Beyond the Flood: A Festival to Celebrate the History of Vanport
By Laura Lo Forti
Sometimes history gets stuck in one monolithic narrative. A single event, often a dramatic one, is repeated over and over, until it becomes the official story. This is certainly true for Vanport, an important chapter of Oregon’s past that is usually summarized in one sentence: a temporary city between Vancouver and Portland built to accommodate the influx of shipyard workers and their families and wiped out by a flood in a matter of hours on Memorial Day, 1948.
But who lived in Oregon’s second-largest city and why? What did they build? What did they lose? Where did they go after being displaced? What does this all mean today?
In 2016 a group of artists, educators, historians, media makers with existing projects addressing the lack of awareness on Vanport, came together to explore these very questions and launched the Inaugural Vanport Mosaic Festival.
On the 68th anniversary of the catastrophic event, over 2000 Portlanders attended this 4-day multi-disciplinary celebration that honored the 40,000 people who came from all over the U.S. to build a new life, attracted by job opportunities and affordable housing.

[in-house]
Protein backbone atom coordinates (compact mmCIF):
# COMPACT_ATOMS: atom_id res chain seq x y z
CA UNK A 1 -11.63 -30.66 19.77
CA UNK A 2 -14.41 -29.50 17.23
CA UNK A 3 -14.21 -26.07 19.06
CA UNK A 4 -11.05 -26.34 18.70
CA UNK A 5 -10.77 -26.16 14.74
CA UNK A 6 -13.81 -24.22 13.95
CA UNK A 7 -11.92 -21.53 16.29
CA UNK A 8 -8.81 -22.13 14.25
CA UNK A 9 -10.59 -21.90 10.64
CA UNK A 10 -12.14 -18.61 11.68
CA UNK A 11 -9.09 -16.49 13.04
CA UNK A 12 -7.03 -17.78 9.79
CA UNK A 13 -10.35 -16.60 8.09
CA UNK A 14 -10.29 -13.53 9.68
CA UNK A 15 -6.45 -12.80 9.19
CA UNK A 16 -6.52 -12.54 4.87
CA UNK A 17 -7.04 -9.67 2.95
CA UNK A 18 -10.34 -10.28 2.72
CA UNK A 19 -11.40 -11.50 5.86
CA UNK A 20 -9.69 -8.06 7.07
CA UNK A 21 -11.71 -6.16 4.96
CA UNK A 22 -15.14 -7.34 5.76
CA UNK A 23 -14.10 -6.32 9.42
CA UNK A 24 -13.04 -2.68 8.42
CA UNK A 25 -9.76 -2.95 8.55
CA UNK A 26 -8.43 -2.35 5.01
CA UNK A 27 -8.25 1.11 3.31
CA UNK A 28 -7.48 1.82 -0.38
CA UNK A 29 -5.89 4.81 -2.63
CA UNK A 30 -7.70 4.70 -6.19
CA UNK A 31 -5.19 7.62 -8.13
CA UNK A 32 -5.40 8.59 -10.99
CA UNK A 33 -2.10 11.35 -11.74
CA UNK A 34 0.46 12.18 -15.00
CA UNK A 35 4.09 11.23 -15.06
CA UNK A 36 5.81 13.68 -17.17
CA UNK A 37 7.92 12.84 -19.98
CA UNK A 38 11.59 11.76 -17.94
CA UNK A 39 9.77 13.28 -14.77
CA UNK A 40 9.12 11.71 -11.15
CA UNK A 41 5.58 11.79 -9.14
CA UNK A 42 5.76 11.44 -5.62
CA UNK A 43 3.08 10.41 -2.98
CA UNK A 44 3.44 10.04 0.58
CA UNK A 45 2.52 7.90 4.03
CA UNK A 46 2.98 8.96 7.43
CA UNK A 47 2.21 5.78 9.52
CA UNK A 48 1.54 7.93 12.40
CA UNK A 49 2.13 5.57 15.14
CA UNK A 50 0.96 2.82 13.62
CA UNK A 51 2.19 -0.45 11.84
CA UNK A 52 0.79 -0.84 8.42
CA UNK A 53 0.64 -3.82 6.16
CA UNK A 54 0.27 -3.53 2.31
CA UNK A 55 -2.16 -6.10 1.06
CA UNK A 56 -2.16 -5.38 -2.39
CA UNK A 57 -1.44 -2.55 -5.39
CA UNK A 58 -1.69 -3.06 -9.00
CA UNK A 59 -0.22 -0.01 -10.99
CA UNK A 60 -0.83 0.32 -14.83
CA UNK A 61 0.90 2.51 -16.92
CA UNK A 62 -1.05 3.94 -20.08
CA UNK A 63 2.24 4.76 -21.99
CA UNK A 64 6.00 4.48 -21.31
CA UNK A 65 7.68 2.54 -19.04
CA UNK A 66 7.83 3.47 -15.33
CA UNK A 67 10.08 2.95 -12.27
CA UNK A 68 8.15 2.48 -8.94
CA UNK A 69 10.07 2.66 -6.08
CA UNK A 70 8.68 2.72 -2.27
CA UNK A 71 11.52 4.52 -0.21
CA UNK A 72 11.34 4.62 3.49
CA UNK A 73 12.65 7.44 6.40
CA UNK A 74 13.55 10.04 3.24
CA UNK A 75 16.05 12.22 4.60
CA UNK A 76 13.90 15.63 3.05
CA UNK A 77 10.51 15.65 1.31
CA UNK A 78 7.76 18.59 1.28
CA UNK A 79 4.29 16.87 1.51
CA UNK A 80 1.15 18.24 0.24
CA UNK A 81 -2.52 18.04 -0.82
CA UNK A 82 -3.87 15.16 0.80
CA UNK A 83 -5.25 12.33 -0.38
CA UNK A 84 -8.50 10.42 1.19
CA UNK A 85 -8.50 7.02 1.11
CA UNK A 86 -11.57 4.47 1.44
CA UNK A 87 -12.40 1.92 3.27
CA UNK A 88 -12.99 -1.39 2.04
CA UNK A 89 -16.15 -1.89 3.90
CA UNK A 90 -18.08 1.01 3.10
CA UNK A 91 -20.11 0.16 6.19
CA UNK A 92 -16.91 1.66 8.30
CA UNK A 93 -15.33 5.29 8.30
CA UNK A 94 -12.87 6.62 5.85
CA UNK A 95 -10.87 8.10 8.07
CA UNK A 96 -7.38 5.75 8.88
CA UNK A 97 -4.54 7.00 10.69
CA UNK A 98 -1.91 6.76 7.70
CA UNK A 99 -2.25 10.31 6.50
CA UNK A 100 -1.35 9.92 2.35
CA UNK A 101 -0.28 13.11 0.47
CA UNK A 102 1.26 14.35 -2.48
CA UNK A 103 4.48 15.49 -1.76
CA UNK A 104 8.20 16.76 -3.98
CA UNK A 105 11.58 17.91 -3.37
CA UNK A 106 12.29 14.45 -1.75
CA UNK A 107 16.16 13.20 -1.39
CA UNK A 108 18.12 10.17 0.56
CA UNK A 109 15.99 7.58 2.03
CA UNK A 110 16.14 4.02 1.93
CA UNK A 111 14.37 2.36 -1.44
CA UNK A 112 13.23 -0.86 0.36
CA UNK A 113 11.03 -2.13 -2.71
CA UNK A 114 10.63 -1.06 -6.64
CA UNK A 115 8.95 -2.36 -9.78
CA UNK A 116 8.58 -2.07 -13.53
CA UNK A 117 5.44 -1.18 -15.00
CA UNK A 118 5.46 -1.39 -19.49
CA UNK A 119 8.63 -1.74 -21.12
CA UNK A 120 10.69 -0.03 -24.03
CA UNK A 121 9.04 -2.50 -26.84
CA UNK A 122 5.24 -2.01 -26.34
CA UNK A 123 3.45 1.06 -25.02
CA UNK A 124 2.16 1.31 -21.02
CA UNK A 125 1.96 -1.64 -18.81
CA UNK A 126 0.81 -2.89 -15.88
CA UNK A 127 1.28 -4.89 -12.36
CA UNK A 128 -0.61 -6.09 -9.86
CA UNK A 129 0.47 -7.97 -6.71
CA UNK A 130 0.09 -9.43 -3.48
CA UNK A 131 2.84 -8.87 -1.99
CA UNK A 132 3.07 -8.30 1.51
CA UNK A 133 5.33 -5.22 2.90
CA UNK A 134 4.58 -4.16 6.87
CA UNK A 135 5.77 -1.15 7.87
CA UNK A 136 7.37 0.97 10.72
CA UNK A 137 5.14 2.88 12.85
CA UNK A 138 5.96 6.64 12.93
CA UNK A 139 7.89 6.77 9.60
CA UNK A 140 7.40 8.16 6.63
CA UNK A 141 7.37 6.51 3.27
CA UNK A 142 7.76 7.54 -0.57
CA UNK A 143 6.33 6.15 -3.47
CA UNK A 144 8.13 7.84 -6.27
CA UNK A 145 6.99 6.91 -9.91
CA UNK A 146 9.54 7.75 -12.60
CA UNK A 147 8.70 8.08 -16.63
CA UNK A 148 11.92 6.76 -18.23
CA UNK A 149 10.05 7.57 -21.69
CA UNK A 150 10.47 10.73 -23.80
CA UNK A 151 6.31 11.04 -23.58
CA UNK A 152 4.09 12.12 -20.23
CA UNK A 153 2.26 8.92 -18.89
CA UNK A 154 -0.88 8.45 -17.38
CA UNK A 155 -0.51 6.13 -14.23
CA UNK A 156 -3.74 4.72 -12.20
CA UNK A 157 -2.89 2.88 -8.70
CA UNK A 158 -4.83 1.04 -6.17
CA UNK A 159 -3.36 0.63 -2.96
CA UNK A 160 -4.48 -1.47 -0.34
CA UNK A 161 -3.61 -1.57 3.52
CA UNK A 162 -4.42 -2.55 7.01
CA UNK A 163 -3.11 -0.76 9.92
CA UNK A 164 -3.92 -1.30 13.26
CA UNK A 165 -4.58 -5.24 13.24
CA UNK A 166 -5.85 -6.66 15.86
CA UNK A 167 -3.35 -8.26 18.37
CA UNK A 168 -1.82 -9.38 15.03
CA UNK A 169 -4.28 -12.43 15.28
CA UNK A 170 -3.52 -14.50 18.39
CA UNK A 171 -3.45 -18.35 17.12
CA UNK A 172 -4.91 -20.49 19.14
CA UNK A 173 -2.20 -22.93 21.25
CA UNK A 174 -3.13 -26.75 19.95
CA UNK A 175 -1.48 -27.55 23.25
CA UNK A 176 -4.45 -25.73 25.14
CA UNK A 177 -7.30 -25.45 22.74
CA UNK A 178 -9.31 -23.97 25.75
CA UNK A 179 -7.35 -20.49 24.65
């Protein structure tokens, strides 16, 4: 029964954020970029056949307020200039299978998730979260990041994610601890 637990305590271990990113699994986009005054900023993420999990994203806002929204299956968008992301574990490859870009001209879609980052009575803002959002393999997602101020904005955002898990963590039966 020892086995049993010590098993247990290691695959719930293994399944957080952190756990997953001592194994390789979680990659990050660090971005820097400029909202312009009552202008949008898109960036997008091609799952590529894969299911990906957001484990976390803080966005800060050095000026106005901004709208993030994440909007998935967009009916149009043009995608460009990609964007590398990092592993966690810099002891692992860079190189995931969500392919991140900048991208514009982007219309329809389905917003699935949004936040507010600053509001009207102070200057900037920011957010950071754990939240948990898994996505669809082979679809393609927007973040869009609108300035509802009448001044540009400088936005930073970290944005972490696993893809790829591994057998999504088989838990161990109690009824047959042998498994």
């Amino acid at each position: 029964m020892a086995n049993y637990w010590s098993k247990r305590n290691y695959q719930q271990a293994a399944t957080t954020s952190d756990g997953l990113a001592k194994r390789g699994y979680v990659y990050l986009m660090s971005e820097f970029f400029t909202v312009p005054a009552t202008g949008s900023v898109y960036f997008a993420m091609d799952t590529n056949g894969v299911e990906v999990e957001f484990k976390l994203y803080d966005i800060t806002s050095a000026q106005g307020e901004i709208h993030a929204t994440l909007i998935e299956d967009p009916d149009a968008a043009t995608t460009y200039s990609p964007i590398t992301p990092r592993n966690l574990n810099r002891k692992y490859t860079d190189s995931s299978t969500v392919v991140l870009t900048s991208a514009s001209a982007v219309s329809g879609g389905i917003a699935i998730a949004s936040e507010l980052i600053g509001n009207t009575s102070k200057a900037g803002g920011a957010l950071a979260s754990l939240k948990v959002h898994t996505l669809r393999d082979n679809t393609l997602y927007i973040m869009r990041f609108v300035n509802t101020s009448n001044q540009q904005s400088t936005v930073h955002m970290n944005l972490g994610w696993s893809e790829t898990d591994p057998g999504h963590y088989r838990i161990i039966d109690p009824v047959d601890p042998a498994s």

With a fully staged drama,“Cottonwood In The Flood”, we shared the African American experience in Vanport. At screenings of “Lost City, Living Memories: Vanport Through the Voices of Its Residents” we offered a collection of community-produced multimedia oral histories. These personal narratives shared the perspective of Japanese Americans returning from internment camps, of veterans attending Vanport Extension Center (that later became Portland State University), and of the mosaic of memories of daily life in the largest WWII public housing project in the nation. More layers were added by poetry, music, tours of the historic sites, an educational symposium, an exhibit of photos and artifacts. At the center of all former Vanport residents, now in their 80s and 90s, were celebrated with a reunion and with this community-driven and artist-lead effort to tell full story, one of community’s strength and resilience.
OPB will be featuring the history of Vanport on an episode of the Oregon Experience series. The public is invited to a free screening event at McMenamins Kennedy School on Nov. 10 at 7 p.m. and it will be airing on OPB on Nov. 14 at 9 p.m.
Save the date for Vanport Mosaic Festival 2017, May 26-30th. http://www.vanportmosaic.org